Suffering has been granted to you – chew on that for a moment. I know that it’s difficult to comprehend, but it’s absolutely the truth. Suffering is something that your gracious, merciful, loving, all-knowing, and all-powerful God grants you, allows you, and permits you to experience – for the sake of Christ, and because it is good for you. Your Father and Your Lord Jesus know the willingness of your spirit as well as the weakness of your flesh. There is a sinful law in your body that is at war with the desire of your heart to serve God. And, Paul writes, “So long as we are at home in the body we are apart from the Lord.” Thus, it is natural for a Christian to long to be away from the body and at home with the Lord. However, that is not your call. That is not a choice you get to make. Your heavenly Father has a purpose for you in this world and life, for you are “His workmanship, created in Christ Jesus for good works, which God prepared beforehand, that [you] should walk in them.”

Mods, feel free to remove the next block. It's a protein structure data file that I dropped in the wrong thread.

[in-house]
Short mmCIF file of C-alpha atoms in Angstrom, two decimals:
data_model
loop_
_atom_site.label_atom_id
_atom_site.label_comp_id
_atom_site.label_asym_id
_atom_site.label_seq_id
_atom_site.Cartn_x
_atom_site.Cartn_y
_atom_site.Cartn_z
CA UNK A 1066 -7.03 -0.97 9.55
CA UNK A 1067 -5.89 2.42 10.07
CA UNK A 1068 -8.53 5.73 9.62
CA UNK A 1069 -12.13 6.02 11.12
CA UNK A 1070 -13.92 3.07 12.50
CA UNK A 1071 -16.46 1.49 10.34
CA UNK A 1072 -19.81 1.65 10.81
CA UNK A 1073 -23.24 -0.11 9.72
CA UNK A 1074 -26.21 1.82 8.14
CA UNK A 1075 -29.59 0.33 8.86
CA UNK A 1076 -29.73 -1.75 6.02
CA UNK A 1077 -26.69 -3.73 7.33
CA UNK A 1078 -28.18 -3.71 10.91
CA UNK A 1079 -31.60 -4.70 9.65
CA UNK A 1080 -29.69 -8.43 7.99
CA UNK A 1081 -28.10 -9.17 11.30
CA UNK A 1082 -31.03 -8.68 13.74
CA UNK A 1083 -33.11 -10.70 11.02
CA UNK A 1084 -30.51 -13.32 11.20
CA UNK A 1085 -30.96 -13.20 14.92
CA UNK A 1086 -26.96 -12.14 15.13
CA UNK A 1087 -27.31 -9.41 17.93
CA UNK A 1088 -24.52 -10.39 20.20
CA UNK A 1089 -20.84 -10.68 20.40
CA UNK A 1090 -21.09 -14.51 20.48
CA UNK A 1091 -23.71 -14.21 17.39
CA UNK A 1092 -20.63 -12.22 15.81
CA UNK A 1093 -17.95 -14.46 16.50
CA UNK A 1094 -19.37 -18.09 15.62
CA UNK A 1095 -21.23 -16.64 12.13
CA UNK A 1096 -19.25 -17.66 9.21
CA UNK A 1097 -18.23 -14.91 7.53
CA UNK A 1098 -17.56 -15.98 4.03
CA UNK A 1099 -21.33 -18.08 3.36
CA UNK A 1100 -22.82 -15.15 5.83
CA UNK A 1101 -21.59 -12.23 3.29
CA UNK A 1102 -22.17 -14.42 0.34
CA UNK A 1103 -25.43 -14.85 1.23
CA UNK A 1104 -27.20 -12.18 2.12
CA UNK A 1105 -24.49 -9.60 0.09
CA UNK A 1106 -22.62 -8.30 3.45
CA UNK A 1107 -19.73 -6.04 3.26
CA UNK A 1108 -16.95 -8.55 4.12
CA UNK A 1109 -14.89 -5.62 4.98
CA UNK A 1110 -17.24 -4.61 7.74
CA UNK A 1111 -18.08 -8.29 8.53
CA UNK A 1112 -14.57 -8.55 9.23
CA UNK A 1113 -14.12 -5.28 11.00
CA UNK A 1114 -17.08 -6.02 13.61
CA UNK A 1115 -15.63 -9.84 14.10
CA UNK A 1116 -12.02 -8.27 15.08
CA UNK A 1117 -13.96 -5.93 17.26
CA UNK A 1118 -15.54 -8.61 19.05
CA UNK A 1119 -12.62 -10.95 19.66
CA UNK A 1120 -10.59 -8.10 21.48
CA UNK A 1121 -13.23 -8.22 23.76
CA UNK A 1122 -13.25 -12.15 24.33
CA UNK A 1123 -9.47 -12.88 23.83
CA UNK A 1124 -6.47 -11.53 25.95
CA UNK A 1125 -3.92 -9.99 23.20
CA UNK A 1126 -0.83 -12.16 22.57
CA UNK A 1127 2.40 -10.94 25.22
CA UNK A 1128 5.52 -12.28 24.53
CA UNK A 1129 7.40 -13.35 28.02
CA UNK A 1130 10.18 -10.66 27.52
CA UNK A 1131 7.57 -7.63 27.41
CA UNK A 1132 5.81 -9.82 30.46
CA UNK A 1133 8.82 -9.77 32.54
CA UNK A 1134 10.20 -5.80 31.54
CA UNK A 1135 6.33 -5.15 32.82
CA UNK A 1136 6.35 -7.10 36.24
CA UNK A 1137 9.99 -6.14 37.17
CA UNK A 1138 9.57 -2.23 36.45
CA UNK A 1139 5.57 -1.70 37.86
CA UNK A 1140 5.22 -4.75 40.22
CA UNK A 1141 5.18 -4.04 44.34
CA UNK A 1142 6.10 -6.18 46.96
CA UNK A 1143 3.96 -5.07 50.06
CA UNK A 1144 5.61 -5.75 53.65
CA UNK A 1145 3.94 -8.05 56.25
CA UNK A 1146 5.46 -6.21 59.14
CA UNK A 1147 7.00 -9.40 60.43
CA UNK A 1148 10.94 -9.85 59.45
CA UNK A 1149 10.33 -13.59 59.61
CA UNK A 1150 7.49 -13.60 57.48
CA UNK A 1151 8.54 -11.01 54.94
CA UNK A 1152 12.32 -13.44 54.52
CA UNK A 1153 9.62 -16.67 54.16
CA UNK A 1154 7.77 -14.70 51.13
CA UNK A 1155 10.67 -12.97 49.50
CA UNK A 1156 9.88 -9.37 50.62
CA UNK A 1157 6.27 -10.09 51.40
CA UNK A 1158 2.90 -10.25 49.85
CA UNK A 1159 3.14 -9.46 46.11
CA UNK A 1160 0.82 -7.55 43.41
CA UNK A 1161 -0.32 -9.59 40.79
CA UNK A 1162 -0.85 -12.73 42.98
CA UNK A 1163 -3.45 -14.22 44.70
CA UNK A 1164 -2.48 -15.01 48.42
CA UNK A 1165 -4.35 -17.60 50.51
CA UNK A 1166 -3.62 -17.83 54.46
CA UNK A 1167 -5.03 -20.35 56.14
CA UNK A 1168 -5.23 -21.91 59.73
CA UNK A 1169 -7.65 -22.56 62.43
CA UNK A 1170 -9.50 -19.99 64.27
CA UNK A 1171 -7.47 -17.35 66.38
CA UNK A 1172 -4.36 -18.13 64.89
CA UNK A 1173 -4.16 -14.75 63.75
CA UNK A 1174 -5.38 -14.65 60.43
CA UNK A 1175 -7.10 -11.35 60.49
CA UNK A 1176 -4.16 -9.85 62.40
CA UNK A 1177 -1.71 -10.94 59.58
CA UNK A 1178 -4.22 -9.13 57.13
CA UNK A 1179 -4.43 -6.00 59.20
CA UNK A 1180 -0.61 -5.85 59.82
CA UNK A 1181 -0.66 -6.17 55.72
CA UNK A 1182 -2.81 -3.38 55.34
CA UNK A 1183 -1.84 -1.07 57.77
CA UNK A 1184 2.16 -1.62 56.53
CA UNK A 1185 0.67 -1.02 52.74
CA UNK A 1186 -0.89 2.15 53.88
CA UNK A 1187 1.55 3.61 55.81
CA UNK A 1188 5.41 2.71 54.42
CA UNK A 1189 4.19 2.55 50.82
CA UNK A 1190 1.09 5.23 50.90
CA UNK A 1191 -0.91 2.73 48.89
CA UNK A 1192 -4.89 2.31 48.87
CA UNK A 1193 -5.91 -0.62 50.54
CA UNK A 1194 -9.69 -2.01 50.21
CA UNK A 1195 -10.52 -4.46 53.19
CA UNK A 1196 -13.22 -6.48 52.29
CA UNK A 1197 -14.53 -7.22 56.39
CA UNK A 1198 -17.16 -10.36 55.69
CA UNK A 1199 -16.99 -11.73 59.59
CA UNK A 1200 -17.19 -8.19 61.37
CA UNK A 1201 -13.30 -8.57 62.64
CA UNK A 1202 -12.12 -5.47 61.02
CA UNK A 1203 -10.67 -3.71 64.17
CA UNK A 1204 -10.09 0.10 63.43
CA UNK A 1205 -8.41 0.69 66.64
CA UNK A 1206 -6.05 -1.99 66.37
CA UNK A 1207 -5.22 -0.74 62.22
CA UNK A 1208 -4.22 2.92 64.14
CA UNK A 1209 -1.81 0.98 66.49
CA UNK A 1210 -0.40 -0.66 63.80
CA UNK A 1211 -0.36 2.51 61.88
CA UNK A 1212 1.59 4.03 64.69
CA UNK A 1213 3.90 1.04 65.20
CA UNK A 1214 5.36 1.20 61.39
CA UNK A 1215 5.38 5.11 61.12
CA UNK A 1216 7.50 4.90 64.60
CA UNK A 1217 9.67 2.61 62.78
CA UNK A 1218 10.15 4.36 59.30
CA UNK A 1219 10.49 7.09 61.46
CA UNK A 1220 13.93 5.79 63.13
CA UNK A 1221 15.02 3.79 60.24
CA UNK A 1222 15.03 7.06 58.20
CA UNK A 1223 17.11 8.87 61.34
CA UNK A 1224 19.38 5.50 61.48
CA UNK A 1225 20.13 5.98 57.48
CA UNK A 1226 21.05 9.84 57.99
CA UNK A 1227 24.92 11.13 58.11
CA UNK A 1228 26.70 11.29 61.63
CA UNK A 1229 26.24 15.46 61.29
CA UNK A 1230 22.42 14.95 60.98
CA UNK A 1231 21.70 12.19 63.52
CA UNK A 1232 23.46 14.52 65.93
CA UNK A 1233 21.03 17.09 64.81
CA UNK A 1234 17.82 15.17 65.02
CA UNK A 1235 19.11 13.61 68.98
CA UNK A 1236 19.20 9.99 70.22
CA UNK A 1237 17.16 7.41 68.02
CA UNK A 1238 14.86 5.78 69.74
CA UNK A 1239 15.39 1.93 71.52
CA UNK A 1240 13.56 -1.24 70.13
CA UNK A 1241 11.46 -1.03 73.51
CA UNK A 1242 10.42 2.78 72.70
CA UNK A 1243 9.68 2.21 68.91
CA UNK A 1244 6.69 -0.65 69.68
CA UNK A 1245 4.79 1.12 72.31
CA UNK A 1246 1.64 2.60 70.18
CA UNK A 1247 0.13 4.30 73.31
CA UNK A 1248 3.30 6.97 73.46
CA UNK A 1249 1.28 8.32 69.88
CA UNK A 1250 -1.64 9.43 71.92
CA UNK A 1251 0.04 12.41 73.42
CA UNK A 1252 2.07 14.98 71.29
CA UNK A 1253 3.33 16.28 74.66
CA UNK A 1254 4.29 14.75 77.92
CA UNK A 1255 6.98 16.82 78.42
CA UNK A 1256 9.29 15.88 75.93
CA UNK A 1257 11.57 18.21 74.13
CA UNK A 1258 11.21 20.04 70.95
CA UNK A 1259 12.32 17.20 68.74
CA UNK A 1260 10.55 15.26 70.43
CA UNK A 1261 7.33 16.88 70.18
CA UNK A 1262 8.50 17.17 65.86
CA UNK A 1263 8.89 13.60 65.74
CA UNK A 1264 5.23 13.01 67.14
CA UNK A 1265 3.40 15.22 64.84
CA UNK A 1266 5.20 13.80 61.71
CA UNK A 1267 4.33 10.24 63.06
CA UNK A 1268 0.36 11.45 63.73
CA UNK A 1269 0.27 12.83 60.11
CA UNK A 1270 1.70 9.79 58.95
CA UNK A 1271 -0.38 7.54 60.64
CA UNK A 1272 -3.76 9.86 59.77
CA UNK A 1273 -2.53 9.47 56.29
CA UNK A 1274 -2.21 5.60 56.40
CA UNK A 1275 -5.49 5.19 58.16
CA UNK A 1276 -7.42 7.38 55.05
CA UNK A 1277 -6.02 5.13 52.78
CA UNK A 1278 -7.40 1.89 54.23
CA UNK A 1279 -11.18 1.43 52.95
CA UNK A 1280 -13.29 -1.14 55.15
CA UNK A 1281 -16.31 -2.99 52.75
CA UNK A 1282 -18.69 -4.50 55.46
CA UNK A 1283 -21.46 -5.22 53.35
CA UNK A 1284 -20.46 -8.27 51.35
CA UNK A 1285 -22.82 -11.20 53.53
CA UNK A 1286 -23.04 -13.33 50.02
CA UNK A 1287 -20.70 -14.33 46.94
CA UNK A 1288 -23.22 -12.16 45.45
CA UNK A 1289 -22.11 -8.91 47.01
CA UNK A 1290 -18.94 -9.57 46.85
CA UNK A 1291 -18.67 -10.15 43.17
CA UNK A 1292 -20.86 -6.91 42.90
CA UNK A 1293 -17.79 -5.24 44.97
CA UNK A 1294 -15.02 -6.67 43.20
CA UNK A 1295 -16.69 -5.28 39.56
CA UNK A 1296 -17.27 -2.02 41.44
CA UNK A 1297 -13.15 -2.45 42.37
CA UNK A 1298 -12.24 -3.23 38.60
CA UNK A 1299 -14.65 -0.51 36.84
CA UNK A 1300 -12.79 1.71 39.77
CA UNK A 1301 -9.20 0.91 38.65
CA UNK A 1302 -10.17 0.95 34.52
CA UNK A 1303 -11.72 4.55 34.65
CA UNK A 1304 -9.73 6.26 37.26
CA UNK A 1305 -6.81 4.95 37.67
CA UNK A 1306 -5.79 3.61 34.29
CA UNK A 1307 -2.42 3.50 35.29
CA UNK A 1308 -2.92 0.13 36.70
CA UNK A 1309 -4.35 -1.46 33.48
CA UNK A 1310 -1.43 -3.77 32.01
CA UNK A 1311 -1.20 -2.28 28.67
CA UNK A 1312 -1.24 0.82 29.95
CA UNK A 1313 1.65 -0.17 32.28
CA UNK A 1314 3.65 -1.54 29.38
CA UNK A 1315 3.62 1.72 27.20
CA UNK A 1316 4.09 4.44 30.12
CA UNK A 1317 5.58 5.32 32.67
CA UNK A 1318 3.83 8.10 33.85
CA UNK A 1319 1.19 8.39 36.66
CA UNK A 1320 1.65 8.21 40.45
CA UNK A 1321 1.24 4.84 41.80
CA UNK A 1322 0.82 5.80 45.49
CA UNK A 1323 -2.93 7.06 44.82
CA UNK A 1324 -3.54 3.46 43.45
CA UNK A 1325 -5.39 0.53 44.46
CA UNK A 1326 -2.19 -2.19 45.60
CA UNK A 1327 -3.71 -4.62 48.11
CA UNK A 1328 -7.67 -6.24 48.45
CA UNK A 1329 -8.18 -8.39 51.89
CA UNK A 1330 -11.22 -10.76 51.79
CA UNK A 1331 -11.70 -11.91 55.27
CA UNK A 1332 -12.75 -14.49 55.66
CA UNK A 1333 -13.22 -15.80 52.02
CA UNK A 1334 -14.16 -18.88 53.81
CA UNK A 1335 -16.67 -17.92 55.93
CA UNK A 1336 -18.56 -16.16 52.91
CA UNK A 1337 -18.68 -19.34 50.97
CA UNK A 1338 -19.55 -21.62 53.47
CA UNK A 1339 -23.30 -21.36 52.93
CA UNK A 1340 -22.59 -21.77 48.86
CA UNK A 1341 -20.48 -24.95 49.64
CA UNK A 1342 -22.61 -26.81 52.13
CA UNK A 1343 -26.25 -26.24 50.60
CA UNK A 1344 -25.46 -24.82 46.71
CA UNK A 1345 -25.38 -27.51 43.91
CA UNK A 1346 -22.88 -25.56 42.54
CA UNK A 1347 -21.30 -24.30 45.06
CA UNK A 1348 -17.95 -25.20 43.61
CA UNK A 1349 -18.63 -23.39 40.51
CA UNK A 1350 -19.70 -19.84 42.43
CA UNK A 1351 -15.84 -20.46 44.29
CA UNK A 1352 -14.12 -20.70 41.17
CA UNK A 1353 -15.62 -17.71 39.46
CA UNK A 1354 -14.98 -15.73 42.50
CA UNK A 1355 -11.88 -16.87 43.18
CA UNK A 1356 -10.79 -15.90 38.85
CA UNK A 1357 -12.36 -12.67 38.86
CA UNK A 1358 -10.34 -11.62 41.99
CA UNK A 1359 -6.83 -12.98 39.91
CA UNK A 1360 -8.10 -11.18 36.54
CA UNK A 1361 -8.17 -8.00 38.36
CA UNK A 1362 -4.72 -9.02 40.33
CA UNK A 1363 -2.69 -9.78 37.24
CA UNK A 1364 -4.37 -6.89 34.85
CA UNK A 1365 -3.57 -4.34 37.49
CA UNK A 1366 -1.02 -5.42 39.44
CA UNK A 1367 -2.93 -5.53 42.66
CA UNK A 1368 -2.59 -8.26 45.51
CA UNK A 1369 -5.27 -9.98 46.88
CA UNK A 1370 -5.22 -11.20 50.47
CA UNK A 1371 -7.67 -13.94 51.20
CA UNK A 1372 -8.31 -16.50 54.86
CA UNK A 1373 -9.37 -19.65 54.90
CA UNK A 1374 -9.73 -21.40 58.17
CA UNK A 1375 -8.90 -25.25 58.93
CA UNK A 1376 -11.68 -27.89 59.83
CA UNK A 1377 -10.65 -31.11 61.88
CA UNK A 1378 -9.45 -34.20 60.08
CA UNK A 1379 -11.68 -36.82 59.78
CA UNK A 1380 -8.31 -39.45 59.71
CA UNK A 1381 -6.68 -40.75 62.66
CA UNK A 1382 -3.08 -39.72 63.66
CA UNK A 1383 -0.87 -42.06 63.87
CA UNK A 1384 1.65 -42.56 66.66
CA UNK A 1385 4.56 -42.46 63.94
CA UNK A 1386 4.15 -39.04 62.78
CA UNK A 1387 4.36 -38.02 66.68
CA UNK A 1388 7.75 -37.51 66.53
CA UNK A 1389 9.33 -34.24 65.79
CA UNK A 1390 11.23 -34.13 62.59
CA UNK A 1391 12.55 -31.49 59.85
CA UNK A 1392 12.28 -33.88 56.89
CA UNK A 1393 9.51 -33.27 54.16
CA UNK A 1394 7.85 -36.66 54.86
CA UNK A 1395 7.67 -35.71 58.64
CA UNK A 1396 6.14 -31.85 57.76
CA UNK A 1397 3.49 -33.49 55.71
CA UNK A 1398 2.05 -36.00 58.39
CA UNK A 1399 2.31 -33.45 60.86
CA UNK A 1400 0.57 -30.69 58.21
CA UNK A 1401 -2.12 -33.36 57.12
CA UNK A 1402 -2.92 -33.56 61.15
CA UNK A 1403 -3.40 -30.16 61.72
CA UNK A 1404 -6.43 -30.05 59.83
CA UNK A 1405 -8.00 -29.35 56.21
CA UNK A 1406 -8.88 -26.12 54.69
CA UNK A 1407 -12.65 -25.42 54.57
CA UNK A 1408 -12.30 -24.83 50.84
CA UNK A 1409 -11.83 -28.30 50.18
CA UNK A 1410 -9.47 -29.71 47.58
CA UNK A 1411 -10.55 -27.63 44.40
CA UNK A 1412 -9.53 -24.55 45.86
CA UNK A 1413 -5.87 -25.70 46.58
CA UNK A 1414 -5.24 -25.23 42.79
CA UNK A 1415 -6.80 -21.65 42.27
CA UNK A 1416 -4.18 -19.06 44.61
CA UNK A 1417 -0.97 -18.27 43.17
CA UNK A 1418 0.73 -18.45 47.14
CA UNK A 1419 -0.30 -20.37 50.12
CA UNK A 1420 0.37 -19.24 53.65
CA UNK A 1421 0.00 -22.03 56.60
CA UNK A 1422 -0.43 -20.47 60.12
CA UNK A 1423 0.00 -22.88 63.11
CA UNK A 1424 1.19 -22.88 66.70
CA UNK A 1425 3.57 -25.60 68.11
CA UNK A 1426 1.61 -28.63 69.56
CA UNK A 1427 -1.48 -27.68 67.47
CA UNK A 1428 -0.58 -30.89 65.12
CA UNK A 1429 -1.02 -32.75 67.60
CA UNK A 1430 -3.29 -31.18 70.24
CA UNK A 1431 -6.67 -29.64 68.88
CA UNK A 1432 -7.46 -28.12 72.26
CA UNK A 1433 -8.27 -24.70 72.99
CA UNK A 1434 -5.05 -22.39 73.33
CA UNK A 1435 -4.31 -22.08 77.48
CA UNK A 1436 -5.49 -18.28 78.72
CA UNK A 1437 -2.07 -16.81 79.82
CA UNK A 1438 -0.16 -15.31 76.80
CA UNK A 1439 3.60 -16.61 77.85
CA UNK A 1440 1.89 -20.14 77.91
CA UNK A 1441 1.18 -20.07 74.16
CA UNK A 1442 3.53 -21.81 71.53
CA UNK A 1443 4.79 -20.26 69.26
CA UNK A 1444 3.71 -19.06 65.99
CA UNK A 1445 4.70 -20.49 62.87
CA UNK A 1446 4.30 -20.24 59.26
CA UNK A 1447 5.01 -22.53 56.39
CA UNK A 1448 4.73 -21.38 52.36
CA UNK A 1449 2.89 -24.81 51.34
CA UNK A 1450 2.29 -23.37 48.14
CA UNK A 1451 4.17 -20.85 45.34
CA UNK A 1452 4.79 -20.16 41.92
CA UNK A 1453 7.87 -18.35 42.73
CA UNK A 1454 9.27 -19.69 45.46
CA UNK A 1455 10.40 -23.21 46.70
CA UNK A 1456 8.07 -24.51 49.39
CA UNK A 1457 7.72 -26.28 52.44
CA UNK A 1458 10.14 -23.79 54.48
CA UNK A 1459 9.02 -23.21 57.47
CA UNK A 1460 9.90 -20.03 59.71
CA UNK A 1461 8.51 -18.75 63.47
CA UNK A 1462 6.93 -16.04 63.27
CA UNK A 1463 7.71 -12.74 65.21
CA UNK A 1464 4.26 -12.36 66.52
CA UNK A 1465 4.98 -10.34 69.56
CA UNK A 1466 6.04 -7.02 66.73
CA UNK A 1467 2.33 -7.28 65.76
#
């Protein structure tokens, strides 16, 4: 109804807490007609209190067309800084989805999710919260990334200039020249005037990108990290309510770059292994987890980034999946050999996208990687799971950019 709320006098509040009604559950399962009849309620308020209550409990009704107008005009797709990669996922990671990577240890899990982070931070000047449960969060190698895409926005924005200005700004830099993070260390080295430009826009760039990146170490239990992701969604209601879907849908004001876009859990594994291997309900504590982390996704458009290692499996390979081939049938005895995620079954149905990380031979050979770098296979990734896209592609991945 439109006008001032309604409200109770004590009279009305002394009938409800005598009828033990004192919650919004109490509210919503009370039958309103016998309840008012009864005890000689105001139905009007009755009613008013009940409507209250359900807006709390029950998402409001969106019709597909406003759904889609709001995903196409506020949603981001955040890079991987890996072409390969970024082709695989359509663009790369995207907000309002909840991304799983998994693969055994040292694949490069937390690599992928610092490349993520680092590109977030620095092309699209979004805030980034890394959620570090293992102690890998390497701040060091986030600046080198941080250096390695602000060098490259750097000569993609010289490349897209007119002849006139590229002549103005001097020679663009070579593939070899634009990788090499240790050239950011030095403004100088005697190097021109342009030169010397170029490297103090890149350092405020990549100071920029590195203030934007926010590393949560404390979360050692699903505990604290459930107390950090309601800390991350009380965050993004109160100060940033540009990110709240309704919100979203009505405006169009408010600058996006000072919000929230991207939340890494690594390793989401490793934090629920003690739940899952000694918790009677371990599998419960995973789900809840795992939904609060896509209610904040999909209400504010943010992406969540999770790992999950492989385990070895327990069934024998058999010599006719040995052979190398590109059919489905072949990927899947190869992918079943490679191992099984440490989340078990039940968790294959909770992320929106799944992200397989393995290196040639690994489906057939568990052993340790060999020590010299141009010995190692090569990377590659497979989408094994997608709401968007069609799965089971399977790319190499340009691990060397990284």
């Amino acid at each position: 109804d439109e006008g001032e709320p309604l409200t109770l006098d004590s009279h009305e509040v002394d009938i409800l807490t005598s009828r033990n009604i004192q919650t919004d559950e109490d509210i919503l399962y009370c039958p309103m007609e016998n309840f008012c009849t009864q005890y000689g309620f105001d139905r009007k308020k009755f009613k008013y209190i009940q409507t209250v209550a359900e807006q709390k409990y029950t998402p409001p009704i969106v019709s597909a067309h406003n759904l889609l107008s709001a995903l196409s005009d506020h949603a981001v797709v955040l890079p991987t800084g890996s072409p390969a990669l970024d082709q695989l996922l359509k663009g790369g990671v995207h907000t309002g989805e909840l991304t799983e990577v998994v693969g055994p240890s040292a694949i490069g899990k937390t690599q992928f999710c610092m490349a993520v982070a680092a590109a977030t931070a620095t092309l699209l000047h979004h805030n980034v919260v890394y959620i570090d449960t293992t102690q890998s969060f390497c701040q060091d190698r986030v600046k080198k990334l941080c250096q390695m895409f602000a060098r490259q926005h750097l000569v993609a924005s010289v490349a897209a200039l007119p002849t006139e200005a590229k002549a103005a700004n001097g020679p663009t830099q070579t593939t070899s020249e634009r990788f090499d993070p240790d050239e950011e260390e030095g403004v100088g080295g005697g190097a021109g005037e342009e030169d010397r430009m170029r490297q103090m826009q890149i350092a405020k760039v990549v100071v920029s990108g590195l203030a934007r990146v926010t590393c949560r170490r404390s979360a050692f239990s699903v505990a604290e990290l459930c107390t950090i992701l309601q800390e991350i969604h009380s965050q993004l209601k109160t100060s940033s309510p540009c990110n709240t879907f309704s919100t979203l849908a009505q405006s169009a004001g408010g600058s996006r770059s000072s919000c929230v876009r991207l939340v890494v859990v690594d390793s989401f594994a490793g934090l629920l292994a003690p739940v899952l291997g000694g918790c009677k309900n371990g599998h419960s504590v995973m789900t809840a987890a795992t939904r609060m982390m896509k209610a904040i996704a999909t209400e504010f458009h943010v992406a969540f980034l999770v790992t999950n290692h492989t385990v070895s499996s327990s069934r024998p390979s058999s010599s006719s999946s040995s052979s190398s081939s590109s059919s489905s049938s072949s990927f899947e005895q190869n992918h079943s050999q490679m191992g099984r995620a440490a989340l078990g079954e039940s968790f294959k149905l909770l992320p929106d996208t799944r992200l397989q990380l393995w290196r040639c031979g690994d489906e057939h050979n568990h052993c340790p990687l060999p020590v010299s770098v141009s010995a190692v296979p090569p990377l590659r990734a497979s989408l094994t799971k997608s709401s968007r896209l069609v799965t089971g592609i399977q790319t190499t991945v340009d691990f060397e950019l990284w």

Here the significance of the Incarnation is made manifest – “In Christ God was reconciling the world to Himself.” That is to say that, in Christ, God took upon Himself your humanity and humbled and submitted Himself to His own holy and perfect Law which you transgressed, fulfilling it for you, in your place, perfectly, without sin, so that He might present Himself as a holy, pure, perfect and undefiled sacrifice for the sins of humanity, of all the world. Therefore, His death was a full and atoning sacrifice, and His resurrection is the proof that it is finished, that all that was necessary to make you right with God again was accomplished. Now, though your must pass through suffering and death, death cannot hold you; it has become but a doorway to new and everlasting life in and with your Holy Triune God.